In many fantasy and sci-fi narratives, there’s a point where reality is pushed aside and a fantastical future is introduced. Often, this turn happens when the only way to solve the problem at hand is to utilize some amazing, futuristic technology. The 3D printing of medical device prototypes is, in a lot of ways, similar—when we encounter a problem, we can now think up and print out a solution. The only difference between our Star Trek-y fantasies and the 3D printing of medical devices is, of course, that 3D printing solutions are are a reality.
Affordable 3D-Printed Hands for Amputees
Using computer graphics of existing hands, Open Bionics hopes to make affordable, 3D-printed hands available for purchase in the next decade or so. The company’s ambition comes in part from their comprehensive understanding of how brain signals activate body parts. By utilizing specific materials in their printing, the company is able to create customizable, 3D-printed hands. The hands are completely functional.
Similar to regular body parts, robotic hands are controlled via electrodes connecting them to a person’s brain. When we reach out to, say, pick up a cup, our brains automatically send electrical signals that tell our wrists to rotate, our fingers to splay open, and our hands to wrap around the cup. Robotic technology can now artificially recreate that bridge. As reported by The Mary Sue, it is now even possible to connect the electrodes in robotic arms to allow their users to actually feel what they’re touching.
There are nearly 2 million people in the United States living and adapting to life as amputees. Open Bionics is determined to improve their quality of life by streamlining the bionic 3D-hand-printing process to be effective, precise, and economically viable.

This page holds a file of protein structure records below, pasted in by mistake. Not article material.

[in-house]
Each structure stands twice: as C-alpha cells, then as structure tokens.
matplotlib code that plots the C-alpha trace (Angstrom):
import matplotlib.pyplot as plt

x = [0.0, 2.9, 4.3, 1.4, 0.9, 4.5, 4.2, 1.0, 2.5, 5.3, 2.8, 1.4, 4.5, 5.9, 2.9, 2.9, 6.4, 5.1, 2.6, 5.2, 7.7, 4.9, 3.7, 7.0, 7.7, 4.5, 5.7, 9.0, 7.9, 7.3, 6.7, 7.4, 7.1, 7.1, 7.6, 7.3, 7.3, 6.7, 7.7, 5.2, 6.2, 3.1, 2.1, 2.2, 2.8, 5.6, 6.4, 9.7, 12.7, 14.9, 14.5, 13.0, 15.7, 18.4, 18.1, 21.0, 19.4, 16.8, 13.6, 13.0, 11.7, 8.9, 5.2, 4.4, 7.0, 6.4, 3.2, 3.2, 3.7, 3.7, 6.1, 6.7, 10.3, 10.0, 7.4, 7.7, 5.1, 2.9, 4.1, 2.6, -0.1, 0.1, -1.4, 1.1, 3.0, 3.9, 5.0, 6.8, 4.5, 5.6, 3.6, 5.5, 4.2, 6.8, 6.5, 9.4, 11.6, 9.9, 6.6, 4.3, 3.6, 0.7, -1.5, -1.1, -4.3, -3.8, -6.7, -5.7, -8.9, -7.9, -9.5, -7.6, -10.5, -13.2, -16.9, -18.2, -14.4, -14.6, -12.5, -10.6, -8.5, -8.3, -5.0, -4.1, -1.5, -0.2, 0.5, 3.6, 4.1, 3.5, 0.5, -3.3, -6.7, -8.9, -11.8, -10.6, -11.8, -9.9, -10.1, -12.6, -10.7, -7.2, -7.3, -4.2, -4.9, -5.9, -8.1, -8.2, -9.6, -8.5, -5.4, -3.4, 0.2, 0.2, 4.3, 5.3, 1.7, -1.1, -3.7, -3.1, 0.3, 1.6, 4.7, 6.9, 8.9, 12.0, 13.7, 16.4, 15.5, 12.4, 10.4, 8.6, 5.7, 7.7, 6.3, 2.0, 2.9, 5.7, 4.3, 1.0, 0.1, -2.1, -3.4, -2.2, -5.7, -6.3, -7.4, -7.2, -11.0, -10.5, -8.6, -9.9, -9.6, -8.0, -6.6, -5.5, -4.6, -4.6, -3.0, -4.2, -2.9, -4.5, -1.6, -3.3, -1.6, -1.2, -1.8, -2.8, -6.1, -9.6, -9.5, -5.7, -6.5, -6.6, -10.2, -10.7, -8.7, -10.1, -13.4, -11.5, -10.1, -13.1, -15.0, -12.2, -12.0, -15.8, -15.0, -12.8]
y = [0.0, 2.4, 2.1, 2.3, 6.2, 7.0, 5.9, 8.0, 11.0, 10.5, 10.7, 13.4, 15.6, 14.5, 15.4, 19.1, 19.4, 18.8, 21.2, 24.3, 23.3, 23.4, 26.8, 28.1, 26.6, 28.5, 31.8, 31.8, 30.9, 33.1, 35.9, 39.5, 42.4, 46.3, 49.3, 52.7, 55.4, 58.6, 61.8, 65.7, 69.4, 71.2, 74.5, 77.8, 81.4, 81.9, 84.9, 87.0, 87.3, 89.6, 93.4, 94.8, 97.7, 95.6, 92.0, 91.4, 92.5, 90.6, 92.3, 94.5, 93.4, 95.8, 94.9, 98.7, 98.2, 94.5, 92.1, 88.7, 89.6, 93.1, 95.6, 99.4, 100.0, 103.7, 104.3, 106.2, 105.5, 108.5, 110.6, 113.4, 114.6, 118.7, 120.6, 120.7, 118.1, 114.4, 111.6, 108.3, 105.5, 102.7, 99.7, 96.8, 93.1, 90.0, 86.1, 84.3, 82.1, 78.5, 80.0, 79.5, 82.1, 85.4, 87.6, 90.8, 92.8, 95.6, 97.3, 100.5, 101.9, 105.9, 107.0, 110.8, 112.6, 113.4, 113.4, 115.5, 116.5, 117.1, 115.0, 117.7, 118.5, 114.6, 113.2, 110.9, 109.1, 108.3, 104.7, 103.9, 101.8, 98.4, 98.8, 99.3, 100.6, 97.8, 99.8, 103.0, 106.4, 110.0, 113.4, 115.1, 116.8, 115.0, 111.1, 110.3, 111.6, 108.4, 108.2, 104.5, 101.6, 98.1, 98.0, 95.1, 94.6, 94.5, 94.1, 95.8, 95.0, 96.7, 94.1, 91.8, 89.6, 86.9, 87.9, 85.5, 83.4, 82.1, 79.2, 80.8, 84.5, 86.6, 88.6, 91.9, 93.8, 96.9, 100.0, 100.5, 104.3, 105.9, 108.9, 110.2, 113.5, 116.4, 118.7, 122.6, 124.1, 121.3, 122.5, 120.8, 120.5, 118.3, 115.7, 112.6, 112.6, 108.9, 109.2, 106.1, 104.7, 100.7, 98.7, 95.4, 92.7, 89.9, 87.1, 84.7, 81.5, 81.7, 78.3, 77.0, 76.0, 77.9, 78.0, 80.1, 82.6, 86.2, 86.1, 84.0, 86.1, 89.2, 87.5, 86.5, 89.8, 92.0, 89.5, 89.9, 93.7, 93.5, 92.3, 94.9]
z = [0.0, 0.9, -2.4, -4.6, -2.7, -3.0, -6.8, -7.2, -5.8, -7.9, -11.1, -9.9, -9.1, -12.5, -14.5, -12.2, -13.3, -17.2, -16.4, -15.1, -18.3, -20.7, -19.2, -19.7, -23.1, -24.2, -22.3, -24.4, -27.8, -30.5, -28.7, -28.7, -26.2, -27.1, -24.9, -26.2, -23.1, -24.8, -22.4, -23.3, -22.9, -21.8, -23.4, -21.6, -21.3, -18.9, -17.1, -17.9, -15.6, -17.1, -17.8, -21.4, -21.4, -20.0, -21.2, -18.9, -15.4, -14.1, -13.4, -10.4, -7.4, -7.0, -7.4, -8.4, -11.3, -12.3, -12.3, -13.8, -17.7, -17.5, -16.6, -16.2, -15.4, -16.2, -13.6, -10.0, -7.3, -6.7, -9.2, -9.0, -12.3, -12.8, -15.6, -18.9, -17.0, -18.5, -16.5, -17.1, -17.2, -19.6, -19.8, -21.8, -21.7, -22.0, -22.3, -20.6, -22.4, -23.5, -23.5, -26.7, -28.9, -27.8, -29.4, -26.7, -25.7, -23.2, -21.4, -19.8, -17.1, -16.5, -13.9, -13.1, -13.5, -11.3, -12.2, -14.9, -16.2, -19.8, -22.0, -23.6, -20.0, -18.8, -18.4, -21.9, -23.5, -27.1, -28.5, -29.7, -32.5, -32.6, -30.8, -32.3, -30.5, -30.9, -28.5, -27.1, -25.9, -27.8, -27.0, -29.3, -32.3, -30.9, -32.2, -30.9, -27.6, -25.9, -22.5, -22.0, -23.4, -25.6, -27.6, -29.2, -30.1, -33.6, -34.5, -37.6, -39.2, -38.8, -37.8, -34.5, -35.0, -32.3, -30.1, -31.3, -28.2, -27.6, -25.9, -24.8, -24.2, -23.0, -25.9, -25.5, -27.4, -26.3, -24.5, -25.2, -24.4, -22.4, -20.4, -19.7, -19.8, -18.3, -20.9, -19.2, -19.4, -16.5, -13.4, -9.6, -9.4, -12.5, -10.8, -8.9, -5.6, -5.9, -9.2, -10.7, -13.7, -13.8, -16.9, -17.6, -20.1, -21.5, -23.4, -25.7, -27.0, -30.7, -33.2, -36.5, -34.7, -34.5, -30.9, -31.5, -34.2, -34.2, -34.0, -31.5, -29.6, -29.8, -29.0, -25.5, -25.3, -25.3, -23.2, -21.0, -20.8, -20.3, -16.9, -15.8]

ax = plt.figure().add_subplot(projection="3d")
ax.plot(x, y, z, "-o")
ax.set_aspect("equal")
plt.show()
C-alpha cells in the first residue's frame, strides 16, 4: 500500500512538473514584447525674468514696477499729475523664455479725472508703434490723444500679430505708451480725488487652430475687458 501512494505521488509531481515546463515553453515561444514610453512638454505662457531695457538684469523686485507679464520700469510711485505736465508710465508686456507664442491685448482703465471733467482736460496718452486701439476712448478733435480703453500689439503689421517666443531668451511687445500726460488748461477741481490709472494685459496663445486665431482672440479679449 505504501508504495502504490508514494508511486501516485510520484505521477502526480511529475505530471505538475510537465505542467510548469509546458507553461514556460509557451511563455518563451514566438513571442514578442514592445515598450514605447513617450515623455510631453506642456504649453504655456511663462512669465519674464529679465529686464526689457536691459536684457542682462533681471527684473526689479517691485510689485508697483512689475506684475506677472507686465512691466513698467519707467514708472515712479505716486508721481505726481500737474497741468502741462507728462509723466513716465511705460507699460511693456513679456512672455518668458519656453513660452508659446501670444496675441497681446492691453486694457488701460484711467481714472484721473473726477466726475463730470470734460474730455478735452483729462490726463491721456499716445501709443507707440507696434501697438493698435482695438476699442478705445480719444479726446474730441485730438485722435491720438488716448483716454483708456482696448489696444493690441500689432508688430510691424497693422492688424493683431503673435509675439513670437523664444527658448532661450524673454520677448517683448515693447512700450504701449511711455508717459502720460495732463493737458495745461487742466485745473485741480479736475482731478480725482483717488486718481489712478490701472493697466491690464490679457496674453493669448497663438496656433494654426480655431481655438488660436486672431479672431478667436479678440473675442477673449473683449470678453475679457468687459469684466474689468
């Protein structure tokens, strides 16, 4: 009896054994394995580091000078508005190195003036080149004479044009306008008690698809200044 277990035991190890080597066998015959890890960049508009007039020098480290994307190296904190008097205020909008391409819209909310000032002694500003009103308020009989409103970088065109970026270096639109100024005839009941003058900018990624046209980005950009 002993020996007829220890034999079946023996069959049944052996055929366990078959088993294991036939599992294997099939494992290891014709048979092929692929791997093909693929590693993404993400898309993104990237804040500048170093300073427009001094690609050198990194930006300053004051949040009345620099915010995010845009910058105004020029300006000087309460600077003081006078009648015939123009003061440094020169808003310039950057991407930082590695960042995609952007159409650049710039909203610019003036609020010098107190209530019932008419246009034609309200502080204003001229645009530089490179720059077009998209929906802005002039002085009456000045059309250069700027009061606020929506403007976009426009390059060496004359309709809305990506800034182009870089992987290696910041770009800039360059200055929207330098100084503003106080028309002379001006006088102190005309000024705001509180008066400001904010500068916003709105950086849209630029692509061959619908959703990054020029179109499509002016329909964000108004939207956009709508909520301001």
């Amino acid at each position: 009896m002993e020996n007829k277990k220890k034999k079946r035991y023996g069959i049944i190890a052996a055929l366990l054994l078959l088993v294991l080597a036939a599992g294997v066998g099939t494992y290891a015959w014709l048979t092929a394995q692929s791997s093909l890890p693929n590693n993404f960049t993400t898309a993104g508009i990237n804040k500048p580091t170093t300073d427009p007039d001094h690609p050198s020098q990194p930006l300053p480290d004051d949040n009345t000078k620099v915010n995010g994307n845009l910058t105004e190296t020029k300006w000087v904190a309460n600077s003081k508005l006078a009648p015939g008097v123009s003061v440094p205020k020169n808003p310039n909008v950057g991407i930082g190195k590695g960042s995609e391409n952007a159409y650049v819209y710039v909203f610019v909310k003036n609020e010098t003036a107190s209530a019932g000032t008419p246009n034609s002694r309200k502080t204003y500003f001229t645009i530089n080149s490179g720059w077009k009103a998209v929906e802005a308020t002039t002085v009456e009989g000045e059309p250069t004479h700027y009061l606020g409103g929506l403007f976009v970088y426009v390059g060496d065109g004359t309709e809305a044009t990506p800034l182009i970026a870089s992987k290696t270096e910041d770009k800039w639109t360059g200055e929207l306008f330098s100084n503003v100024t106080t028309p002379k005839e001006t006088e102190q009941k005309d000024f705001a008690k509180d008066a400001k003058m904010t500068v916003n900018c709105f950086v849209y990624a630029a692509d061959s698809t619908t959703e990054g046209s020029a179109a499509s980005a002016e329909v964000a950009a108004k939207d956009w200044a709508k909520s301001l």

3D Printing for Everyone
In the early stages of 3D printing, a printed body part could cost someone hundreds of thousands of dollars. As 3D prototype printing is integrated with a wider range of materials (like advanced polymers and living tissue), it will be more plausible to mass-produce 3D-printed hands of all sizes, shapes, and designs. A new printed hand could someday be as affordable as a pair of designer shoes.
Overcoming the Socio-Tech Gap
Obviously, 3D printing has our attention. However, it is still a relatively new endeavor, and the majority of the public doesn’t know too much about it. We also recognize the trust gap, too—even though the technology is surely improving, a lot of us have a hard time believing 3D printing is as capable as it promises to be.
Open Bionics believes that they’ll be able to create these fully functional 3D-printed hands in about two days. More impressively, they hope to sell the hands for less than $1,000. This means that—if they are successful—their robotic hands will become viable solutions for millions of amputees around the world, changing the game in the medical device prototyping industry.
Like what you see? Head on over to Open Bionics Facebook page to stay up to date on this developing prototype!